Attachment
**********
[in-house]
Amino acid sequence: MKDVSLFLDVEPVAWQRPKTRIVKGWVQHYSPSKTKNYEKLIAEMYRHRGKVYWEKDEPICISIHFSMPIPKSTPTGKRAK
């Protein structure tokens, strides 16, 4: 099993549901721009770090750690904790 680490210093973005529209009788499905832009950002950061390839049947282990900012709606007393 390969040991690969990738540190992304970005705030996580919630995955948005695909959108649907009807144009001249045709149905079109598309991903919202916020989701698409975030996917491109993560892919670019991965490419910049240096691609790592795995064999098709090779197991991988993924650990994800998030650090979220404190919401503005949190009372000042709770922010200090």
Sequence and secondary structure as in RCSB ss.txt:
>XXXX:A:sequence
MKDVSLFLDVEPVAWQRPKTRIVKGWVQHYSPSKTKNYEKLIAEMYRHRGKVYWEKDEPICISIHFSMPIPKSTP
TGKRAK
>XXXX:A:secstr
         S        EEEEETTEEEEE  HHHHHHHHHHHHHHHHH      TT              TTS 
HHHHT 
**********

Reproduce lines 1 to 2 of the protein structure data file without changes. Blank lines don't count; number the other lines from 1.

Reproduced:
[in-house]
Amino acid sequence: MKDVSLFLDVEPVAWQRPKTRIVKGWVQHYSPSKTKNYEKLIAEMYRHRGKVYWEKDEPICISIHFSMPIPKSTPTGKRAK